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Jharkhand: The Curse of Development and Displacement

 

Dr. Md Afroz & Md Tabrez

tabrez and afroz 

Introduction

The formation of Jharkhand on the pretext of development and change in the life of local people was actually a political gimmick to encash the euphoric regional sentiments for power. The ruling national parties used to retreat in policy matters that threatens their political stability in the changing political atmosphere due to the rise of regional parties conditioned to regional movements. Jharkhand is one of the best examples of this flimsy politics where national parties retain their political bases through championing stands, be it preservation of regional identity or development agenda altogether rhetorically used to seduce masses and to become the region’s emerging powers. 

 

Rich State Poor People

 

Jharkhand, a tribal dominated state with 32.96 million populations scattered in 79,110 sq. Km area, has rich mineral resources. The Gross State Domestic product (GSDP) is 3.28 lakh crore in the year of 2019-20, and per capita income is 79,873 rupees as per government data. It has 40 percent of mineral resources in the country alone where it retains the position of being the sole producer of coking coal, uranium and pyrite. It ranks 1st in the production of coal, mica, kainite and copper in India. It produces approximately 25 percent of steel in the country. This is why the state becomes the vanguard of industrialization among Indian states. It has a wide range of industrial plants, both public undertakings and private enterprises. 

 

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Are Opinion and Exit Polls Unscientific and Opaque?

 

Vivek Kumar

vivek-kumar The dust of Bihar assembly election 2020 is gradually settling town. People are discussing the performances of various coalitions viz- Mahagathbandhan (110 seats), NDA (125 seats) and five party alliance led by BSP, AIMIM and RLSP. Media houses are busy in asking politicians and the so-called public intellectuals where the political parties went wrong. Which leader has gained credibility and which leader has lost the credibility? The Mahagathbandhan is alleging anomalies in counting process.

Questioning the Opinion and Exit Poll

However, what is astonishing is that no media house or intellectual is ready to discuss: Why did opinion polls and exit polls go so wrong. Why have the opinion and exit pollsters committed such a big blunder? I call it a blunder because most of the media houses have gone terribly wrong. The margins of error are so wide that it cannot but be called a blunder. It is all the more important to discuss this because most of the media houses make this a big event and pat their backs when they come even close to the actual results. They dance and celebrate their quasi success. Then why not discuss their actions when they go terribly wrong. For instance Axis My India-India Today in their exit poll predicted 139-161 for Mahagathbandhan but they got only 110 seats, indicating approximately 32 percent point error. Similarly, the same exit poll assigned only 69-91 seats to NDA but it secured 125 seats, again approximately 37 percent point error. Can you really allow such high percentage of error at this level?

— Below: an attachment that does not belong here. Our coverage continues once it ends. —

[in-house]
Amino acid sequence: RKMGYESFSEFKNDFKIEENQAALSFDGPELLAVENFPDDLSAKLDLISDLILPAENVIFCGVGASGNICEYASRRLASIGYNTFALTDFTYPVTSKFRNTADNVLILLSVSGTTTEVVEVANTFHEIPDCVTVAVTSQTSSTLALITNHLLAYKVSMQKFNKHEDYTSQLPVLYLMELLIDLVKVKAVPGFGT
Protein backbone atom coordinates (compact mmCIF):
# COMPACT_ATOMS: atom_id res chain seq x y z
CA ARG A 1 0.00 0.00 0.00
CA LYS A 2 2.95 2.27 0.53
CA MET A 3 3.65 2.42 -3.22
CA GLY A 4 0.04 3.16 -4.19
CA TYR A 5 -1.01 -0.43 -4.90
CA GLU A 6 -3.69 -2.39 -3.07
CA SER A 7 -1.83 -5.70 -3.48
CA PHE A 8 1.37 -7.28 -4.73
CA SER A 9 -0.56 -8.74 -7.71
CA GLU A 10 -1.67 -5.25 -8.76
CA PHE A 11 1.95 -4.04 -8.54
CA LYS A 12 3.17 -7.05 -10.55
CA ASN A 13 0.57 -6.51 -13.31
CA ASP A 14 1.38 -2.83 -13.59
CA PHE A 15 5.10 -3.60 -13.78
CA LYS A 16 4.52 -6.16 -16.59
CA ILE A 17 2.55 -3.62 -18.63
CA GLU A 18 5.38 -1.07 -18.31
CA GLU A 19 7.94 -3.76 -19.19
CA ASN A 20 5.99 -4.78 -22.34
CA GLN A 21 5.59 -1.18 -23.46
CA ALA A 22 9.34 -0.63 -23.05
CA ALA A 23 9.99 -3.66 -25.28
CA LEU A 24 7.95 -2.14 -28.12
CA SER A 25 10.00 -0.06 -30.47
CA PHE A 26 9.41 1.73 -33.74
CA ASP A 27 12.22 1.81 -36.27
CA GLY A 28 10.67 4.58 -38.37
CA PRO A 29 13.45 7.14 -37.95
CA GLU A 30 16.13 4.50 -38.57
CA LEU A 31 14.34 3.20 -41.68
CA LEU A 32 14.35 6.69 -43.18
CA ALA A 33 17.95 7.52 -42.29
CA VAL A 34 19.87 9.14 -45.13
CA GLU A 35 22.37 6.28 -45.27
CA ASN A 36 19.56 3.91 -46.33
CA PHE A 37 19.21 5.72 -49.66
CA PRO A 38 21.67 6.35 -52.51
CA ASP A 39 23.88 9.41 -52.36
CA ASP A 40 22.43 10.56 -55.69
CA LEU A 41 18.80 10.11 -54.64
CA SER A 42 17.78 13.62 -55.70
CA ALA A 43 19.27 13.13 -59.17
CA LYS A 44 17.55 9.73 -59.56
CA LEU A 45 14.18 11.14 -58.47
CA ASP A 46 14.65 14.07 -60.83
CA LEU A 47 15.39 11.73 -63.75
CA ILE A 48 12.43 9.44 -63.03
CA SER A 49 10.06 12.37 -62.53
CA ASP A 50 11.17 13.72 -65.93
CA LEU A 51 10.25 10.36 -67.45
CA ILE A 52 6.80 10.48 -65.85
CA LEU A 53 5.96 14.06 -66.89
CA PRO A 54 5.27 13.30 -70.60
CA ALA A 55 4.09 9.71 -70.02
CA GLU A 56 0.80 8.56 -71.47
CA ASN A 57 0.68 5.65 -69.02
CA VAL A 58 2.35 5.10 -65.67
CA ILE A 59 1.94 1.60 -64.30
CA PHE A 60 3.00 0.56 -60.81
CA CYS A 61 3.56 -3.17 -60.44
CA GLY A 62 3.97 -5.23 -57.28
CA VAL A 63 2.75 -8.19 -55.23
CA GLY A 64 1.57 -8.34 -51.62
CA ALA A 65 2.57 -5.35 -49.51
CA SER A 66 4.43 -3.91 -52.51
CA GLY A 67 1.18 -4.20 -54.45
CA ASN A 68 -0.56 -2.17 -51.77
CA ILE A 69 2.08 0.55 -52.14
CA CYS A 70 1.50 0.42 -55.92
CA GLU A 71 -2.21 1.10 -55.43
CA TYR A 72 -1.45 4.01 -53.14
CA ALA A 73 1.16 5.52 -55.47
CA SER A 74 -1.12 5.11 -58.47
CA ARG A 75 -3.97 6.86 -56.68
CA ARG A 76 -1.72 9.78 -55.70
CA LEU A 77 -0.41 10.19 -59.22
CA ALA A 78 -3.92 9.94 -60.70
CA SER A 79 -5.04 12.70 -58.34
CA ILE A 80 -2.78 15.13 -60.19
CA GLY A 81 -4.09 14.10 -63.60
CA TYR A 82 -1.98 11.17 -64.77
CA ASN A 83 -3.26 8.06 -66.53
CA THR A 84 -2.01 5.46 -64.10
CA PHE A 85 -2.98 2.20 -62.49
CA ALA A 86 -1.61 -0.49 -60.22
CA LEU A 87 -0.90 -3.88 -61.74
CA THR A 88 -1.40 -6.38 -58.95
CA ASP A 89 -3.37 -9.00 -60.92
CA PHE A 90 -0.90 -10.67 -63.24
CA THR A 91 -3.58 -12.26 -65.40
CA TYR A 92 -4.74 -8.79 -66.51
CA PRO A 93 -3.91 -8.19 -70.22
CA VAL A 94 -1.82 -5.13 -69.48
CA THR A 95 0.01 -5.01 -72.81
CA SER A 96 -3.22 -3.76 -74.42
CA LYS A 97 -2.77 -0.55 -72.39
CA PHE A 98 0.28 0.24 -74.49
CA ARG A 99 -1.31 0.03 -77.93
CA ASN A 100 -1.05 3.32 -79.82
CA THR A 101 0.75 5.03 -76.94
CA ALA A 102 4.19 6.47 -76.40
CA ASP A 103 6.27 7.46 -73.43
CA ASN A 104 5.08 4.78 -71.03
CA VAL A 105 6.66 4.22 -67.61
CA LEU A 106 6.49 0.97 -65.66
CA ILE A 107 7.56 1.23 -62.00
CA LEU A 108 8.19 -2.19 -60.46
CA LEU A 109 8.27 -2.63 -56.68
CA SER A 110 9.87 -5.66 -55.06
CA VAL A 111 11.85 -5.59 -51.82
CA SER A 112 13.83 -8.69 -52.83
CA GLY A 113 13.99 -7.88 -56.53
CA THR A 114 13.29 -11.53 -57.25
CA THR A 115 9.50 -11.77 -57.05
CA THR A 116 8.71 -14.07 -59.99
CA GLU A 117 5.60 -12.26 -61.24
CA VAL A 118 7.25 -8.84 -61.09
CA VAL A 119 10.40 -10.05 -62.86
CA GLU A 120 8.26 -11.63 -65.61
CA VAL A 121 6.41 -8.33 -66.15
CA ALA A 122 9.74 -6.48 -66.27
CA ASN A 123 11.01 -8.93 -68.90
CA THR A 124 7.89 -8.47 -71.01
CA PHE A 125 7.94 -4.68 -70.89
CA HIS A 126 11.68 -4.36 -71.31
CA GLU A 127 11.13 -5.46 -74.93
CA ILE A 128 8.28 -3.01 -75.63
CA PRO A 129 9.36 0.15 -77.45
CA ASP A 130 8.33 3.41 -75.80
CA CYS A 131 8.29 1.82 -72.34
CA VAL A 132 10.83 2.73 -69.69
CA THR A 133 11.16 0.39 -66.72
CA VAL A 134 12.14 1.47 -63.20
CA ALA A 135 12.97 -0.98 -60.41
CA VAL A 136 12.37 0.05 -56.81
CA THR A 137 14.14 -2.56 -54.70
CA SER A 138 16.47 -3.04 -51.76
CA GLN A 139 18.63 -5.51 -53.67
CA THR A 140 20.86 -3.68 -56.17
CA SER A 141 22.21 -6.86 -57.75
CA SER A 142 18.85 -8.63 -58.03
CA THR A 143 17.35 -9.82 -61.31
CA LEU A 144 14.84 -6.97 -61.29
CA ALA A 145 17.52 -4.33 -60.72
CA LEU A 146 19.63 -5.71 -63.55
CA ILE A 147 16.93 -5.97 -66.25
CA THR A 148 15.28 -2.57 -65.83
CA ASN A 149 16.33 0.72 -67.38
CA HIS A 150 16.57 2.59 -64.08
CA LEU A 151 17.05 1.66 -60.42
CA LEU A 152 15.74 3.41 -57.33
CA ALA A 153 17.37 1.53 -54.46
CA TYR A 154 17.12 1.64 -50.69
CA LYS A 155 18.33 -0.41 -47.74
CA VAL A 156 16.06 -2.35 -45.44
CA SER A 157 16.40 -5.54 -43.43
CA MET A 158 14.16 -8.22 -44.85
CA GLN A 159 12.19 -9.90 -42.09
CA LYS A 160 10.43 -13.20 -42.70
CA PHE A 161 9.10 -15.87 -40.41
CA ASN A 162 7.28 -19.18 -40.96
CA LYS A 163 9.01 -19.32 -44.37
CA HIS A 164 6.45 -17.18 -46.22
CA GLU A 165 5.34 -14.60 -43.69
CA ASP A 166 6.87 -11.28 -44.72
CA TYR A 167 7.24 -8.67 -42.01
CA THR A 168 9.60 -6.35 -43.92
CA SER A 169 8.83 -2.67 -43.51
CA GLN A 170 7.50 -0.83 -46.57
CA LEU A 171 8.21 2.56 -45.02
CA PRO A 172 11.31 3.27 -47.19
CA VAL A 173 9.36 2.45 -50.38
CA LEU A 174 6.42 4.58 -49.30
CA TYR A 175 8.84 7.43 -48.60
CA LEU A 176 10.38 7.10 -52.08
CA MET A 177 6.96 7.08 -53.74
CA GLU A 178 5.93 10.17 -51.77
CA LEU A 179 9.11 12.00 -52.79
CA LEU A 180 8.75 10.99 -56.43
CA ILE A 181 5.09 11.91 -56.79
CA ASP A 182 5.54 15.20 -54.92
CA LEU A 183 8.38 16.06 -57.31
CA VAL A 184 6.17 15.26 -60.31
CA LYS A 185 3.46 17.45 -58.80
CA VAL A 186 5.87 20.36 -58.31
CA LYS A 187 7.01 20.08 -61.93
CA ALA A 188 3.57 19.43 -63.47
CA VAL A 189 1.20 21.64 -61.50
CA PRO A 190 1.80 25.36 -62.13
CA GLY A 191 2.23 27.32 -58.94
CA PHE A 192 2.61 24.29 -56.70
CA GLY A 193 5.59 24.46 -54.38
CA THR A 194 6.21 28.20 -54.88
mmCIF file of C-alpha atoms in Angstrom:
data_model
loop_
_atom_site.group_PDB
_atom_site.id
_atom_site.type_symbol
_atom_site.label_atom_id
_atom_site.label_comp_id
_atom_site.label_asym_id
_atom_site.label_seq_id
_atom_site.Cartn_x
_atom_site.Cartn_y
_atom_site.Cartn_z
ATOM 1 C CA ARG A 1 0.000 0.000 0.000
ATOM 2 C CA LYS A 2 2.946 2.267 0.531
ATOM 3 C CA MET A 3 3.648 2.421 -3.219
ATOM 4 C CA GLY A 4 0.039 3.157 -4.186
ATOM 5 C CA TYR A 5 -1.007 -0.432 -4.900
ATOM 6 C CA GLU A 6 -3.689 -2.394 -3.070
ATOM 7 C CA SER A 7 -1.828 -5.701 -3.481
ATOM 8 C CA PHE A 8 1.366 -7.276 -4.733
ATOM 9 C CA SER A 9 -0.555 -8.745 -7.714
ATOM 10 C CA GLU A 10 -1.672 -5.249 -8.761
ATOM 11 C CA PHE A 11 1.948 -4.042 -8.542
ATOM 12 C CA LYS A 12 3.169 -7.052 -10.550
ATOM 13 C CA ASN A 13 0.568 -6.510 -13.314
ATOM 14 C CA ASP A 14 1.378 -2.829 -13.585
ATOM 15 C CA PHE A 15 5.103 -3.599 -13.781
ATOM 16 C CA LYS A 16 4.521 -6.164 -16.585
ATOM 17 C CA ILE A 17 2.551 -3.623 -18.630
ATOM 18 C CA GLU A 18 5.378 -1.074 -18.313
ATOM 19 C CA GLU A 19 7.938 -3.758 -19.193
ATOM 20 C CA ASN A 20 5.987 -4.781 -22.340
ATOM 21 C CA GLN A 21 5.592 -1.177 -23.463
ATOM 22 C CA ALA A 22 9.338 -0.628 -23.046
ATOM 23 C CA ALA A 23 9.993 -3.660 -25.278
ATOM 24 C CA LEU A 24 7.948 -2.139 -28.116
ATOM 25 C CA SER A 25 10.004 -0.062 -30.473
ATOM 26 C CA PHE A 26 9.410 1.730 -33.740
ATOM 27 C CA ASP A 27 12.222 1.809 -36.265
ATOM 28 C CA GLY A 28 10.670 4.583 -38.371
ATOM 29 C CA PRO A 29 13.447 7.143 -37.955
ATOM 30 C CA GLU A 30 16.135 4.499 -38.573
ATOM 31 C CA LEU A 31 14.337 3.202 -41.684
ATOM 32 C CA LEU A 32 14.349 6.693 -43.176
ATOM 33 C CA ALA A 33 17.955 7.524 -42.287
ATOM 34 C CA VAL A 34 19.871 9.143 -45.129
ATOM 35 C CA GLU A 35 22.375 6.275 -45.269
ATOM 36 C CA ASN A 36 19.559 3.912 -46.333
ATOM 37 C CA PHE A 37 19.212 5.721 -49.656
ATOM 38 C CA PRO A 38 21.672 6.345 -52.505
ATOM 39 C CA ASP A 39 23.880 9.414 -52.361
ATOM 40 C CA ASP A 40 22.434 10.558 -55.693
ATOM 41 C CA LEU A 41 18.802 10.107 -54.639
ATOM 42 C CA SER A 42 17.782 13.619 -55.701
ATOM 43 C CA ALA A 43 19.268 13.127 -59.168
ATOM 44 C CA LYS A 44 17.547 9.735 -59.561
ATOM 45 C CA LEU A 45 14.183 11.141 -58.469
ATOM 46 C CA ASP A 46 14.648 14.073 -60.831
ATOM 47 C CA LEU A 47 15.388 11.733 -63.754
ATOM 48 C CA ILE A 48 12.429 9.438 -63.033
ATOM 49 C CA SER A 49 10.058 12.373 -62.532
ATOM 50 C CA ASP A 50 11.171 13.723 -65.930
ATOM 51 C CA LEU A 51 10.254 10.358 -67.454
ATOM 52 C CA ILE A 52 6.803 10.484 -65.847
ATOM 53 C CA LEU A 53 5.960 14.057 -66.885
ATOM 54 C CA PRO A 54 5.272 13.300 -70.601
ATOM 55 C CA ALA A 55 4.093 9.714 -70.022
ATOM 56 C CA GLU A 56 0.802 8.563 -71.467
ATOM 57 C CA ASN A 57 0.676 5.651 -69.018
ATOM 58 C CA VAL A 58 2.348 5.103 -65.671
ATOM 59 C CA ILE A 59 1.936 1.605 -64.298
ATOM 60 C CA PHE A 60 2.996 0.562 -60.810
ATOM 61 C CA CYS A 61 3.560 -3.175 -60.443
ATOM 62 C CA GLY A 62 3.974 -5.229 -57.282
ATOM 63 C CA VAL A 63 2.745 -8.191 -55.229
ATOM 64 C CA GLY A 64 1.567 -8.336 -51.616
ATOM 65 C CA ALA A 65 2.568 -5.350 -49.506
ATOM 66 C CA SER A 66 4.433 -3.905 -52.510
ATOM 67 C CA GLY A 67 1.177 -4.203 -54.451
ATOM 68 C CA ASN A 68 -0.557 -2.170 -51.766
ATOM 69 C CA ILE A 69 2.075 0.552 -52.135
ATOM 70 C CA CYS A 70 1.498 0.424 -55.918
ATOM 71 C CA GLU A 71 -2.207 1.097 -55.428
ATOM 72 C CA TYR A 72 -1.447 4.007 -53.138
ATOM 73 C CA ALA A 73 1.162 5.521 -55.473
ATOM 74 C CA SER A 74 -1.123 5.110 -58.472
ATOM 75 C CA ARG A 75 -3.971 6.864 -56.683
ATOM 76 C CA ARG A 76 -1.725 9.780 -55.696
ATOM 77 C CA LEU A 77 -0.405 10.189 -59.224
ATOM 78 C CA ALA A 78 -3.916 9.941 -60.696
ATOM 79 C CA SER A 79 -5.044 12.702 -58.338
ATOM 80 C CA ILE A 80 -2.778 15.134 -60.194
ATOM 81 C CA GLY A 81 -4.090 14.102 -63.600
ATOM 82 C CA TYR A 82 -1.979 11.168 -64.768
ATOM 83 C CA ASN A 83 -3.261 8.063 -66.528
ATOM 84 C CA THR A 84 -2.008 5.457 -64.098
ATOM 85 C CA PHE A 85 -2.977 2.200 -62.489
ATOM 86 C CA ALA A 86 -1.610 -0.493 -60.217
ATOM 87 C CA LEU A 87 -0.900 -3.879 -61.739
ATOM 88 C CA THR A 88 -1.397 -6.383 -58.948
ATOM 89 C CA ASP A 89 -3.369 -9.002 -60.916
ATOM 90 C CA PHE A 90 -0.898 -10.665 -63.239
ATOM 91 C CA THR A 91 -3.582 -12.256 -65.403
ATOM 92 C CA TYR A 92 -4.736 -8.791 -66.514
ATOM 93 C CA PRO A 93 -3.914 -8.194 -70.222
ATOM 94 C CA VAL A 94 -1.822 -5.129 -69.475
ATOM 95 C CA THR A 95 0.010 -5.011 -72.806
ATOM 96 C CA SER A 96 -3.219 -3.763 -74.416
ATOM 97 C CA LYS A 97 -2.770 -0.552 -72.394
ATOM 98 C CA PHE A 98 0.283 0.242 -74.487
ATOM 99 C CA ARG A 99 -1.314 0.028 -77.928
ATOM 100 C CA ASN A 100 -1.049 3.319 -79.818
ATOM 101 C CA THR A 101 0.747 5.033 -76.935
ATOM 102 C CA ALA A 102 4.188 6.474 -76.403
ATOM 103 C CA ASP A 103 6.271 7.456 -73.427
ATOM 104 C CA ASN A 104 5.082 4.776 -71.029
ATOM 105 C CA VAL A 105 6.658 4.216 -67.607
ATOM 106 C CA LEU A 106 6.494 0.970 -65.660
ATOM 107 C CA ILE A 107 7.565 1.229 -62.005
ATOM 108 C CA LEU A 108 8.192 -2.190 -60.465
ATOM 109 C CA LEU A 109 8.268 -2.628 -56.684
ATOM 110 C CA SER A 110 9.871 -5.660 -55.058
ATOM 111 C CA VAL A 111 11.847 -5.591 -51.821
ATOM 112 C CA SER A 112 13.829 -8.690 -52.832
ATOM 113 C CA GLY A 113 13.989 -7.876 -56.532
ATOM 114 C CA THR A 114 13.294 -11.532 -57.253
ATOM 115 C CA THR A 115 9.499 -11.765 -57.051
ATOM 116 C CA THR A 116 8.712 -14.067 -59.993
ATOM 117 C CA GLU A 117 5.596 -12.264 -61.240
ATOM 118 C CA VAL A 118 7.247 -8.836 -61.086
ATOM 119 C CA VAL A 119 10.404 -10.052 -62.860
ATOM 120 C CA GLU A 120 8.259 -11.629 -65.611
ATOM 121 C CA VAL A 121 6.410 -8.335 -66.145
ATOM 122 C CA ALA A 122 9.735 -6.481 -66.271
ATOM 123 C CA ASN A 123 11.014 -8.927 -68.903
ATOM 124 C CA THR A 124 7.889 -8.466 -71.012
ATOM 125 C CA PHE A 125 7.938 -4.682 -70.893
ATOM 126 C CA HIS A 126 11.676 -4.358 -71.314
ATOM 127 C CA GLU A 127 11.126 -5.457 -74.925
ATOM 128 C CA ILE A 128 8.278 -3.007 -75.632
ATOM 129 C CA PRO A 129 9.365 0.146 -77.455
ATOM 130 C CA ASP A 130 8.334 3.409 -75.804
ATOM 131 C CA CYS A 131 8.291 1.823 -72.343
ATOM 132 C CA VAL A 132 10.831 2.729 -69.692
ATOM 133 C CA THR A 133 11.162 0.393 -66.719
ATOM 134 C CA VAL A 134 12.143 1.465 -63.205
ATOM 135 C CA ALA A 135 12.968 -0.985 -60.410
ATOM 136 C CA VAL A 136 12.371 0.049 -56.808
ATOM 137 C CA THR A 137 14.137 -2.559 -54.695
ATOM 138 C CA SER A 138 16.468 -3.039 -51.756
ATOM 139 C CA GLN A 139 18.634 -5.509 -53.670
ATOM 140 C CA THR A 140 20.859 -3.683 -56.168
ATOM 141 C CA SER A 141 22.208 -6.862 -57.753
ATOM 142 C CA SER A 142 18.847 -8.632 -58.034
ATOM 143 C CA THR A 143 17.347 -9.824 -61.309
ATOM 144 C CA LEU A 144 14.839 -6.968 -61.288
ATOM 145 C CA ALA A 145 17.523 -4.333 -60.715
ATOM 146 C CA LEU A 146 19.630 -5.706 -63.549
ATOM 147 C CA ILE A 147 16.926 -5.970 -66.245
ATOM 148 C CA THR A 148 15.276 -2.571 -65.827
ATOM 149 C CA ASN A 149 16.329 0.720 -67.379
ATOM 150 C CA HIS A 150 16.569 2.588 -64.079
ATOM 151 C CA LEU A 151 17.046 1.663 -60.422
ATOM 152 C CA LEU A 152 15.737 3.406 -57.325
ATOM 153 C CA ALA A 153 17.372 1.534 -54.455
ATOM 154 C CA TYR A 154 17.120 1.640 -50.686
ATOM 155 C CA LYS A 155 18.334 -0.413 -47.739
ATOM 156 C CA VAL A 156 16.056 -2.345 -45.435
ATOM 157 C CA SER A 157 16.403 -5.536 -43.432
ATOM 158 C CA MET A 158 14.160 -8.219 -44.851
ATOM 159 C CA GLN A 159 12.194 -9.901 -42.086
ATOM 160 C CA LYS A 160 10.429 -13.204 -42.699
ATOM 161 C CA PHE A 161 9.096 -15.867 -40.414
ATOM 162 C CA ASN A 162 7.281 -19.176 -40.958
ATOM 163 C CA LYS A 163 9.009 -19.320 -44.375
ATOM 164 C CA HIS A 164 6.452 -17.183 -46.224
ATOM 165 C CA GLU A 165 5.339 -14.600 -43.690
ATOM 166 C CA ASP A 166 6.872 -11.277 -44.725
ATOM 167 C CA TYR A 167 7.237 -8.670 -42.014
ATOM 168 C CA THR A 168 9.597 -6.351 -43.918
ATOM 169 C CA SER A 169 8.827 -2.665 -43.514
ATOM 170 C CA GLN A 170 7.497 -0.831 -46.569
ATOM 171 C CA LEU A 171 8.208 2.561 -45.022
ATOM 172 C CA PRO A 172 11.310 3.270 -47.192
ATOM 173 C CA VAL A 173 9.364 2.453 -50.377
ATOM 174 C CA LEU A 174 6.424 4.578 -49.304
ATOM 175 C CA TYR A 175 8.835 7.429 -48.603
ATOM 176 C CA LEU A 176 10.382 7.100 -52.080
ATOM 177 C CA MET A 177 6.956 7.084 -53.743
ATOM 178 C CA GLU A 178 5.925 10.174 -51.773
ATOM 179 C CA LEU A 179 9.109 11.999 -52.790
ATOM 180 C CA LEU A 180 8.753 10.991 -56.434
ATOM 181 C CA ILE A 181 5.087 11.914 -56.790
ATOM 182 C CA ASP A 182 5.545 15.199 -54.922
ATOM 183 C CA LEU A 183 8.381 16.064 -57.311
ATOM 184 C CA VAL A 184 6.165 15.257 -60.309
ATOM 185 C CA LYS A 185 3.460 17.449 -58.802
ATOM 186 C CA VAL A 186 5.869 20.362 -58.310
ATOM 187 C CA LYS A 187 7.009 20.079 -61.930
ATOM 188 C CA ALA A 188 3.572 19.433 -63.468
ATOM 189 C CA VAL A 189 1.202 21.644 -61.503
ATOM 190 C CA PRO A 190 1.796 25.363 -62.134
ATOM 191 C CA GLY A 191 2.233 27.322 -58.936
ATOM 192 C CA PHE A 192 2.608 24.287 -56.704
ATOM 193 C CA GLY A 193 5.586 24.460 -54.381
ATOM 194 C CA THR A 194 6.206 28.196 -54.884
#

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How to look 'Dalit' in the Savarna imagination

 

Bobby Kunhu 

When I first watched the classic 1972 Luis Bunuel comedy, The Discreet Charm of the Bourgeouise, in 1994 or 95, I could not have imagined that it was possible to adapt the movie in an Indian context. Hypothetically, since I did not imagine that it could happen, I presume the reasons for this lack of faith was that I didn’t know of any existing Indian director who had the breadth and honesty to take on the Indian elite (read savarna) and that the multiple Indian film industries – including the so called high brow art genre – were governed by strong caste values. I suppose the nature of the waters irrigating cinema in general and Indian cinema in particular has changed dramatically with the democratization access to technology has brought in and the assertion of movie makers like Pa. Ranjith, Nagraj Manjule, Athiyan Athirai, Mani Selvaraj serving as a template for a fresh language in cinema.

discreet charm

That being said, without prejudice to anyone, while acknowledging the access given to people who want to experiment with cinema and the political economy of cinema – the world of the Indian short films can be described largely as mass drudgery. Very often, every form of bigotry and in sophisticated versions, prejudices lurk in every corner even if the film is technically well made. And if there is humour, it is usually either crass or callous. Therefore, of late, I am hesitant to watch short films. 

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How to write anti-caste solidarity texts


Dr. Murali Shanmugavelan

Murali2020Ensure that “Dalit” appears as a prefix whenever the victim is mentioned. The phrase “Dalit victim” helps your readers understand the difference between Dalits and humans. If your text is about (Dalit) rape, murder, or other gruesome violence, make sure you include the name and picture of the already-traumatised person in the situation. Ghastly intrusive personal details can touch your readers’ conscience. Do trend the sufferer's name become a hashtag. It can help in  harvesting digital hearts, re-tweets and improve visibility of your profile that is of course likely to amplify the trauma of the victim.